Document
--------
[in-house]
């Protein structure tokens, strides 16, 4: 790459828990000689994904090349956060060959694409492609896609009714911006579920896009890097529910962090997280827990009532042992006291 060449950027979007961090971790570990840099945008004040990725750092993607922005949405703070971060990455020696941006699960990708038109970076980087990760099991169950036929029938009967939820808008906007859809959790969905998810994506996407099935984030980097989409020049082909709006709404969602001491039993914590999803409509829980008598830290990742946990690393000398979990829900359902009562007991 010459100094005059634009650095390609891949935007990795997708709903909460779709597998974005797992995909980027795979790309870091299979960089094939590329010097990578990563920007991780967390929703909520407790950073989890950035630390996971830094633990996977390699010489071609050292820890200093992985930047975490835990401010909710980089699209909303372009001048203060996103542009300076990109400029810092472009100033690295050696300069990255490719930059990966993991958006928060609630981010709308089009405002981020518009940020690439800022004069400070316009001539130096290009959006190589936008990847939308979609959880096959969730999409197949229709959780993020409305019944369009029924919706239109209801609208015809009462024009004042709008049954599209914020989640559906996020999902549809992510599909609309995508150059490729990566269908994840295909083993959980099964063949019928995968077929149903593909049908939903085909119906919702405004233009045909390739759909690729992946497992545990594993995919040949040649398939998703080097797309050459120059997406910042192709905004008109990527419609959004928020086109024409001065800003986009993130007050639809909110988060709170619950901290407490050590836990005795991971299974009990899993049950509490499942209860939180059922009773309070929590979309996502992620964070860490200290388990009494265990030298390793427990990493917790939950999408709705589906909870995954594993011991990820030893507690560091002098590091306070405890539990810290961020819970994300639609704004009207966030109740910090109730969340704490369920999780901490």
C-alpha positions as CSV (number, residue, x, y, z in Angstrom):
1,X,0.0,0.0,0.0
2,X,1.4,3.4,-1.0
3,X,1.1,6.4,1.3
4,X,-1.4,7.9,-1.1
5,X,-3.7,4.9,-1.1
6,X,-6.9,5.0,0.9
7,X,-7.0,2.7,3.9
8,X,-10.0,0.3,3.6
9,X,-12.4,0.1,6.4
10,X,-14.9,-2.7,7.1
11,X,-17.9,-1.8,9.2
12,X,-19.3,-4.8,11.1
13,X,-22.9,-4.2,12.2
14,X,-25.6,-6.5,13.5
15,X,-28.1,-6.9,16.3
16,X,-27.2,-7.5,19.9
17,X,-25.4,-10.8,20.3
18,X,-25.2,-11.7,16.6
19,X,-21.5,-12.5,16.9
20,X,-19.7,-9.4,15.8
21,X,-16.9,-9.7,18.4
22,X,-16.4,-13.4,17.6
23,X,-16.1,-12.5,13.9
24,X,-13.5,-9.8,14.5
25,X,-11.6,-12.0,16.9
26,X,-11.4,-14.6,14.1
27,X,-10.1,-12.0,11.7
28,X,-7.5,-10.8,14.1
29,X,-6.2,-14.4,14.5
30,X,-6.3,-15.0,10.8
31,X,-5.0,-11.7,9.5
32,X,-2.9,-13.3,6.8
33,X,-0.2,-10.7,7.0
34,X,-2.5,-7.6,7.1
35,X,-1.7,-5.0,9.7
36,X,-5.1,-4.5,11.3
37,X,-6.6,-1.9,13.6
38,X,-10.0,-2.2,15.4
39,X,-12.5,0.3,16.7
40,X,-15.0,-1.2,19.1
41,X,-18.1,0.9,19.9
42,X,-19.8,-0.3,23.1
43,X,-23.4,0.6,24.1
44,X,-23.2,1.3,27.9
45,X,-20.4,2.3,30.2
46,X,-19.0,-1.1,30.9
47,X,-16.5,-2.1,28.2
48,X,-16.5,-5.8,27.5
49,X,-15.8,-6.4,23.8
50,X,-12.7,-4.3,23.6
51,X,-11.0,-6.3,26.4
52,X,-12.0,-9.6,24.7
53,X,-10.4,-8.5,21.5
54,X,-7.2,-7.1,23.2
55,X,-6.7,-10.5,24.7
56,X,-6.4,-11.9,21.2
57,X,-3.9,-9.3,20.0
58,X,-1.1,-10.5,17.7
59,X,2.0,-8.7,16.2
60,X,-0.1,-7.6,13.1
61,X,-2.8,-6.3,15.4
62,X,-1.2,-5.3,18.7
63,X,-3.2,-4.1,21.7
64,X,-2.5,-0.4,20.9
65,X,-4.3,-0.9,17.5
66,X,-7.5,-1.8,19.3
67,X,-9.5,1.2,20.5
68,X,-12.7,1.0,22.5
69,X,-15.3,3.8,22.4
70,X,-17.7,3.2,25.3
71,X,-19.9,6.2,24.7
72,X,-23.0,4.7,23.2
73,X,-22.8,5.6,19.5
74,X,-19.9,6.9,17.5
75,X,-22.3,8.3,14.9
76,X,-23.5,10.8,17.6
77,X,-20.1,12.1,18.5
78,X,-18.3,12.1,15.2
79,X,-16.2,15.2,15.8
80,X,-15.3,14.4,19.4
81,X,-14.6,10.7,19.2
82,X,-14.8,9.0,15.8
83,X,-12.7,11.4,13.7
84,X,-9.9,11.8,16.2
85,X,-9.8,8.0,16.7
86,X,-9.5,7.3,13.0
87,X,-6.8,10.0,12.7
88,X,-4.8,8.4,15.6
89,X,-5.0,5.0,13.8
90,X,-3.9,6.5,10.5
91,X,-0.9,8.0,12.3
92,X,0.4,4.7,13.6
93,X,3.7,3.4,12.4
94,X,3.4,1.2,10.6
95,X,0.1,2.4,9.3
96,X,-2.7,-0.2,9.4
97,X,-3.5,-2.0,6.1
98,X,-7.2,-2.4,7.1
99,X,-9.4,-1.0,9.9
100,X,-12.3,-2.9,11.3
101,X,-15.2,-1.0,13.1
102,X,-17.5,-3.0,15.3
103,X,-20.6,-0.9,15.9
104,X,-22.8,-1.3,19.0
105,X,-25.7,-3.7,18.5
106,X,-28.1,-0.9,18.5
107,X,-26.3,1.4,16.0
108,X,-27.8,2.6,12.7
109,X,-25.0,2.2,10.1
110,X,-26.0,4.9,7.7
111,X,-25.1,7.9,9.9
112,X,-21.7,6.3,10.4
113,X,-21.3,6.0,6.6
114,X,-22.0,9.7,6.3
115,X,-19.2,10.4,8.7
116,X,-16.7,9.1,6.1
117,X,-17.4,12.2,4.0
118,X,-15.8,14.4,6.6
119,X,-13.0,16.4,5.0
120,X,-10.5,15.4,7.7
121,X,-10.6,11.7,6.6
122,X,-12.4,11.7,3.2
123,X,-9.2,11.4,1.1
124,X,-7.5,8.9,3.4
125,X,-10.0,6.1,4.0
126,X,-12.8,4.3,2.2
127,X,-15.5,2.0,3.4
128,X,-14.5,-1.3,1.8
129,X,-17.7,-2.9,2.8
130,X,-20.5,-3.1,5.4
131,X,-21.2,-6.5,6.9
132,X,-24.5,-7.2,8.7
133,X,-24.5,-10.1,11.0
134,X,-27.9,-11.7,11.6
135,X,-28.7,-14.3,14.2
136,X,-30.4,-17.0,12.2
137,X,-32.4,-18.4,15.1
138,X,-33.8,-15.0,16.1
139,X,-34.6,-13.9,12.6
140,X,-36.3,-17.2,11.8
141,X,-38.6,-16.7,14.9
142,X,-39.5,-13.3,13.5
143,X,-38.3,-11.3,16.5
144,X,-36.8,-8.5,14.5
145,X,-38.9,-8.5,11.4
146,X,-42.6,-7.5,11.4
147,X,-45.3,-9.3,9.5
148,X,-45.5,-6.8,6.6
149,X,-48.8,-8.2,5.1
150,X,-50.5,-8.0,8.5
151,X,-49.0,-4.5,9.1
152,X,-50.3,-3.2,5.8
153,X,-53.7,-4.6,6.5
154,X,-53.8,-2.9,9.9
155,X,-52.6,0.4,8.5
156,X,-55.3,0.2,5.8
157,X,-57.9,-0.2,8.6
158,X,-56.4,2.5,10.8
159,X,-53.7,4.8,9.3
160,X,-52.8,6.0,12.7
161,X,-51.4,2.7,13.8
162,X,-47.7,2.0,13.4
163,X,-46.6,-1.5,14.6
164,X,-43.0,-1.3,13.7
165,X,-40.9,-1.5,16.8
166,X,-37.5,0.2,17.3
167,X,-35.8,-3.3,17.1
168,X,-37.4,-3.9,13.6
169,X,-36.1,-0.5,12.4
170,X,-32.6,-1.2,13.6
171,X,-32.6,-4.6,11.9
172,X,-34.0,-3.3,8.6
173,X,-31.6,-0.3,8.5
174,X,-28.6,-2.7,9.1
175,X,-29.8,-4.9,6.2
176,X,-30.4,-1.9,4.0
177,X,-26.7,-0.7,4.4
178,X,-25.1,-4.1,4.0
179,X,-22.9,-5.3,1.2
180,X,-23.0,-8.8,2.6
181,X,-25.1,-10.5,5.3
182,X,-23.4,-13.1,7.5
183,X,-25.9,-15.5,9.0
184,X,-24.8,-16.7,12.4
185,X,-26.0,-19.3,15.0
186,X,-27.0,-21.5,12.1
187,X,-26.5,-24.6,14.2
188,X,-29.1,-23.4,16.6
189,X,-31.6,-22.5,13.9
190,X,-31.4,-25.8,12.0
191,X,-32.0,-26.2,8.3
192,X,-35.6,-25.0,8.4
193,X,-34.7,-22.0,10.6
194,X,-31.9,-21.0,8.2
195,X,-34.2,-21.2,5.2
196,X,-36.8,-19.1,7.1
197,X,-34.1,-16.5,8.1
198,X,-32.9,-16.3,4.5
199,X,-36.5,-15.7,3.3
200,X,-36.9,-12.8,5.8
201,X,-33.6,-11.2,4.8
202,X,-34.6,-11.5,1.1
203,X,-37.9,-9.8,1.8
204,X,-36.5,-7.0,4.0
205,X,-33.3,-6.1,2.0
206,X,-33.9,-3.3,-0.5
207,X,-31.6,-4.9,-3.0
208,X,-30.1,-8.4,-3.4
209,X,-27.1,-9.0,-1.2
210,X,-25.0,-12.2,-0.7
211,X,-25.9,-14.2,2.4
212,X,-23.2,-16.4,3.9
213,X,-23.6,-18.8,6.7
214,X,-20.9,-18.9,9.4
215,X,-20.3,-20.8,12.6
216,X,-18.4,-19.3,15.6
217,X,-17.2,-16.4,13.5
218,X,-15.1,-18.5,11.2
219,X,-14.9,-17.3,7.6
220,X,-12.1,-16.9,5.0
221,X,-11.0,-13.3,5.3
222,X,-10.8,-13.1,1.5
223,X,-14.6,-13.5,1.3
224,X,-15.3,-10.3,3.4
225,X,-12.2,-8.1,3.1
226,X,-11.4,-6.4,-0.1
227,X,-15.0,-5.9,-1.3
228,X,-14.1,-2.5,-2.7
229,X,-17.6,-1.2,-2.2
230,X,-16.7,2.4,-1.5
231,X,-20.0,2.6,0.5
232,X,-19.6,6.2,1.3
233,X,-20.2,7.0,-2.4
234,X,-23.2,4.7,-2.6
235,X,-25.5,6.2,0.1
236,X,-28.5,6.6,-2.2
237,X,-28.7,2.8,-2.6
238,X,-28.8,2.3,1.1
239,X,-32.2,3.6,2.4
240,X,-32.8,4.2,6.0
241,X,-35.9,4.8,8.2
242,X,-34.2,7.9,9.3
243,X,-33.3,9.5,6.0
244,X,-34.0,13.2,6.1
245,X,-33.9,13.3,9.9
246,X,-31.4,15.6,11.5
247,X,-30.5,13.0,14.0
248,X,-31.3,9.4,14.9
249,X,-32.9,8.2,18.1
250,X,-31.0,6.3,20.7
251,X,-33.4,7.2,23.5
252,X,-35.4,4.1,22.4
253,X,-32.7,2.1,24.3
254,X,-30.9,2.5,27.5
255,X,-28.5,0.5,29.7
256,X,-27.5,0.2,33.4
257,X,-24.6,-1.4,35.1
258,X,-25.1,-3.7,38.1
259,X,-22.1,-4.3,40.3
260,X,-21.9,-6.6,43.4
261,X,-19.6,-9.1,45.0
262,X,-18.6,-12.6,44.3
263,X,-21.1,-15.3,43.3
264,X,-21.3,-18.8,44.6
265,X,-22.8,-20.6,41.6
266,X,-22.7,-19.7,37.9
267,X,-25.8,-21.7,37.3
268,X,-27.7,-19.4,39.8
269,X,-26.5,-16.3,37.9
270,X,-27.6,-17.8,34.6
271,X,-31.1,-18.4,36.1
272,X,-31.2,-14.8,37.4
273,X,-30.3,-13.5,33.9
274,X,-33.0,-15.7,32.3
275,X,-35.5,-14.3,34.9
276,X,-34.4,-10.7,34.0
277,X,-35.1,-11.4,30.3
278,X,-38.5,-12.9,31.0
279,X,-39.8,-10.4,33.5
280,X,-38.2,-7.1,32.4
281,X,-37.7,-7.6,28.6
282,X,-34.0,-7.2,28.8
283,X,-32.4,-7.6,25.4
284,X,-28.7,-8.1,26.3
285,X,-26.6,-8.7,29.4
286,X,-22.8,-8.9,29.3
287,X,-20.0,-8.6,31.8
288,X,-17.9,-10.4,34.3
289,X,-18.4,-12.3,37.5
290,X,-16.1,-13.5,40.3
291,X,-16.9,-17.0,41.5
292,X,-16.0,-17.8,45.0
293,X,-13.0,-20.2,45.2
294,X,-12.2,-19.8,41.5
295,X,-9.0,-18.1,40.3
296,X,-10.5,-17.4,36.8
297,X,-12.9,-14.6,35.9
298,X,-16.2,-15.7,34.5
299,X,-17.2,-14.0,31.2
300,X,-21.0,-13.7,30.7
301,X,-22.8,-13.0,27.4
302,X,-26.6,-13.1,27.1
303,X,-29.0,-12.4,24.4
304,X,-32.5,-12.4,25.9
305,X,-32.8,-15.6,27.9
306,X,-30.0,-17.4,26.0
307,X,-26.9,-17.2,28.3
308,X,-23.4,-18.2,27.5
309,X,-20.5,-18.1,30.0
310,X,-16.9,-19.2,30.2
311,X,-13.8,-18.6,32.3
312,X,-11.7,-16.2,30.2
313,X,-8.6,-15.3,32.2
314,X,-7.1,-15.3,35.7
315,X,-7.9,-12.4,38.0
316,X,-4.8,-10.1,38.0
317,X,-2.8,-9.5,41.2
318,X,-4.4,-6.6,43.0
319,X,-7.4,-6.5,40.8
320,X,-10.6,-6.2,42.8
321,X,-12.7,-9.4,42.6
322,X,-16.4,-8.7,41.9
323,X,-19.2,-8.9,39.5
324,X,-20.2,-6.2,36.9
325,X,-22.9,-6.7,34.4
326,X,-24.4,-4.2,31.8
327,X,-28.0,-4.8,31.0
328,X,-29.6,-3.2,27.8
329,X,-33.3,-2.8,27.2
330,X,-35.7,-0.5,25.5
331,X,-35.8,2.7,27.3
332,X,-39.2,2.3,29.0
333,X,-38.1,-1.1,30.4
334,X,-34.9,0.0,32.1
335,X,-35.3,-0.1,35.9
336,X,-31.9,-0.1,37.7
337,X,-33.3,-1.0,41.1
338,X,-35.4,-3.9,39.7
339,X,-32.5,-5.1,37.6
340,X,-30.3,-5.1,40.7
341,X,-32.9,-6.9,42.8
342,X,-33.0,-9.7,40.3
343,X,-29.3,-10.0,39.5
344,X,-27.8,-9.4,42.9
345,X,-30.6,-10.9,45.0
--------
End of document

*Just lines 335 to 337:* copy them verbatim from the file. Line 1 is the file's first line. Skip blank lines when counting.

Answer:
332,X,-39.2,2.3,29.0
333,X,-38.1,-1.1,30.4
334,X,-34.9,0.0,32.1